Bewildering Stories Editorial
A Mixed Bag
by Jerry WrightThings are getting tough around the ol' BWS corral. We now have an editorial board to take a look at stories. And they are tougher than I am. In the words of a fellow who shall remain anonymous, "I'm just a harmless ball of fluff." These guys are mean. They have standards.
Of course, they aren't MY standards, so I have the final say. Actually Don or I have the final say. For two guys who have never met, live a thousand miles apart, have only communicated by email and (I believe) two phone calls, we are scarily alike in taste and judgement.
Every week we get stories from new writers. Some are established writers, but new to us. Some are just new. Starting out. And they almost always say "Be gentle. Criticize me, but don't strip sections of hide off my back!" And I try not to. Often times they have an interesting story idea. Or at least it was interesting when Murray Leinster used it in 1942.
For the beginner it seems to be hard to come up with "an original idea". Of course it helps to read extensively in the field. Charlie Stross, in his interview in Locus, tells us that story ideas almost overwhelm him. Barry Longyear (who wrote "Enemy Mine") in his book It Came From Schenectady tells of person after person who would ask "Where do you get those crazy ideas?" and he would tell them of sending a Self-Addressed Stamped Envelope (SASE) to an address in Schenectady which would come back filled with "those crazy ideas." Good luck in finding the address.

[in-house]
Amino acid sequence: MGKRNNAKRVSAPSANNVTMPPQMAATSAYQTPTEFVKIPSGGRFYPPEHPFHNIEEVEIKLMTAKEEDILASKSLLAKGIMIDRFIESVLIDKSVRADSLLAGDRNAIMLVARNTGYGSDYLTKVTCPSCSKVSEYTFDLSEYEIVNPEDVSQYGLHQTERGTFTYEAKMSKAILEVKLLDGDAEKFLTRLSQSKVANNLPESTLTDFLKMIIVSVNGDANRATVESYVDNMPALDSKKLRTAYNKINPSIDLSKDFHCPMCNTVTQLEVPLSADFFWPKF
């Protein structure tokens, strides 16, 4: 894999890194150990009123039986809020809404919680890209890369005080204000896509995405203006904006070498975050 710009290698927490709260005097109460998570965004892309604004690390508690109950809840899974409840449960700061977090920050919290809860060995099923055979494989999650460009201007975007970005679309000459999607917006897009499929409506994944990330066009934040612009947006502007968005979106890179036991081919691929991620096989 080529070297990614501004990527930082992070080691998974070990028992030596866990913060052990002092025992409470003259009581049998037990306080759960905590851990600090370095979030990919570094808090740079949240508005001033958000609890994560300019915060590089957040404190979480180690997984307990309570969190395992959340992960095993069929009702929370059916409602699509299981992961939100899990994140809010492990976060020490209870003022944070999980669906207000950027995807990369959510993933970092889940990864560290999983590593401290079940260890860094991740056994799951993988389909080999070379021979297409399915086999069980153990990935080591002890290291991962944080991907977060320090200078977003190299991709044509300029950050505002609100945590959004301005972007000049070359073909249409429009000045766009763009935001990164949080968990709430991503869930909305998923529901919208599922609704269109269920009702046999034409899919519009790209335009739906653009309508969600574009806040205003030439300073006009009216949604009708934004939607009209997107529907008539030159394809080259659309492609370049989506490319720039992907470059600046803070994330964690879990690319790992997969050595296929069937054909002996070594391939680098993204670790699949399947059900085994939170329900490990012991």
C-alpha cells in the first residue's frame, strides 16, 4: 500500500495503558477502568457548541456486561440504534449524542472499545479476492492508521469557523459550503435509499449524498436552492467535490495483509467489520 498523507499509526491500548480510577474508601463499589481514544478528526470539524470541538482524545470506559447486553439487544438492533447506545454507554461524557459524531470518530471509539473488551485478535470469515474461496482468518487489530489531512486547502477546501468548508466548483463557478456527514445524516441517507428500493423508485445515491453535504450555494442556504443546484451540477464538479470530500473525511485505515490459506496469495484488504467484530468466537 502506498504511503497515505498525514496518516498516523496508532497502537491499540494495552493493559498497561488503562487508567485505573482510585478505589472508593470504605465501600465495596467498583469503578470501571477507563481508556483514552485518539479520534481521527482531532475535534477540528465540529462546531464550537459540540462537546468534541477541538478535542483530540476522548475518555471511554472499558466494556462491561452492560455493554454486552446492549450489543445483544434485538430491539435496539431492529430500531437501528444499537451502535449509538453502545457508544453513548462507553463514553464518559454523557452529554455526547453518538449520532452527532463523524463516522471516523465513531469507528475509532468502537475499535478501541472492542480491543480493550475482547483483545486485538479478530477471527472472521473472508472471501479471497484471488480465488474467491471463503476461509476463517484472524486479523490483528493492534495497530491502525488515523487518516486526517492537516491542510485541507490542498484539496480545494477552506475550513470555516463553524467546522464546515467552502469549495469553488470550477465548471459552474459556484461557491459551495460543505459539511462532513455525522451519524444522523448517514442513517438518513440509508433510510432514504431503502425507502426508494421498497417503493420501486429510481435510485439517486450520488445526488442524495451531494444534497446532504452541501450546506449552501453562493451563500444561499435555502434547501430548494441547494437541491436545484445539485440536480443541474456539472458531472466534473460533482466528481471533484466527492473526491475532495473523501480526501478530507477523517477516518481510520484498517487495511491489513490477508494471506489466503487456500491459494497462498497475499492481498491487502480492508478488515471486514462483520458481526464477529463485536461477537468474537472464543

Robert Heinlein wrote an impassioned screed many years ago entitled "Who Are The Heirs Of Patrick Henry?" What I'd like to know is "Who are the heirs of Thomas Paine?" Paine wrote a pamphlet entitled "Common Sense" which should be required reading in the halls of grammar school academe. Of course it can't be, because it's "too hard" in the words of "Math Impaired Barbie", plus it might give the little angels (!?!) ideas that our good educators would be illy equipped to handle. Besides, "Common Sense? That is a concept that doesn't fly around here. And speaking of things that don't fly...
The TSA (Transportation Security Administration) seems be determined to destroy passenger aviation. I know I don't like to fly any more. Actually, flying itself is fine, it's just the hideousity of getting on and off the plane.
I was listening to NPR this morning and they were talking about highspeed rail in France. Train travel is booming in France, and people actually love to use it. But in the US, train travel is dying, and the government seems to want to shove the financial burden of keeping AMTRAK going onto the already financially strapped states. Oh, yeah... Good move.
I know if I could get on a train travelling 185 miles an hour between Moses Lake and Seattle, I'd go to Seattle a lot more. Perhaps even commute. After all, they do it in France.
That's all for now. Later...
Copyright © 2005 by Jerry Wright for Bewildering Stories